Kubernetes lacks a standard way to declare container dependencies. There is a Sidecar Kubernetes Enhancement Proposal (KEP) out there, however it is not yet implemented in a Kubernetes release and will take time for the feature to stabilize. In the meantime, service owners may observe unexpected behavior at startup or at stop.
To help mediate the issue, Istio has implemented a global configuration option for platform owners to delay application start until the sidecar is ready. Istio will soon allow service owner to configure this at the pod level as well.
4. Zero configuration for your service is possible but zero code change is not
One of the main goals for a service mesh project is zero configuration for service owners. Some projects like Istio have added intelligent protocol detection to help detect protocols and ease the onboarding experience to the mesh, however, we still recommend users explicitly declare protocols in production. With the addition of the appProtocol setting in Kubernetes, service owners now have a standard way to configure application protocols for Kubernetes services running in newer Kubernetes versions (e.g. 1.19).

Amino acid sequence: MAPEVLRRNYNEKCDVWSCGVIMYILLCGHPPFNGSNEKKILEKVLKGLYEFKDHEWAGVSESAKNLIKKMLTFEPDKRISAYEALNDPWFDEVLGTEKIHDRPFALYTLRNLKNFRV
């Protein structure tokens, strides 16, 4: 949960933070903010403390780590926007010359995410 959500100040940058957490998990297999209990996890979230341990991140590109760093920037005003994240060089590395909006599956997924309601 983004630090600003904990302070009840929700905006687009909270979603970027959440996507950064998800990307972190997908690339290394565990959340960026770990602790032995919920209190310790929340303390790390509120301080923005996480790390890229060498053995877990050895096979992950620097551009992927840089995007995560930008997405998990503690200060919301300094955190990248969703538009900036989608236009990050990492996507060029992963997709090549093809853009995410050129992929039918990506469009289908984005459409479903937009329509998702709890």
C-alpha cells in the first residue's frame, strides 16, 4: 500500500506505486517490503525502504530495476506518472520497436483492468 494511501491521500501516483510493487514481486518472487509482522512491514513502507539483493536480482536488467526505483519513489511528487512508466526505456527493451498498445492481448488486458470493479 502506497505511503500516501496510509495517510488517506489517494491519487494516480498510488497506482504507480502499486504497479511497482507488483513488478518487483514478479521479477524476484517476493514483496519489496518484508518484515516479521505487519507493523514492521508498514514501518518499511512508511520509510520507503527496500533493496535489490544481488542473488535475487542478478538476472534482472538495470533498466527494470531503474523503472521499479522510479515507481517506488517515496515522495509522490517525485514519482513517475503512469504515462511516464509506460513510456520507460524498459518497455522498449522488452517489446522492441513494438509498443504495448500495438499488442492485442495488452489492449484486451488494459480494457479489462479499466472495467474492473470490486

To fully leverage the power of service mesh, zero code changes are unfortunately not possible.
- In order for service owners and platform owners to properly observe service traces, it is critical to propagate the trace headers among the services.
- To avoid confusion and unexpected behavior, it is critical to re-examine retries and timeouts in the service code to see if they should be adjusted and understand their behaviors in relations to the retries and timeouts configured with the sidecar proxies.
- In order for the sidecar proxy to inspect the traffic sent from the application container and leverage the contents intelligently to make decisions such as request based routing or header based authorization, it is critical for service owners to ensure that plain traffic is sent from the source service to the target service and trust the sidecar proxies to upgrade the connections securely.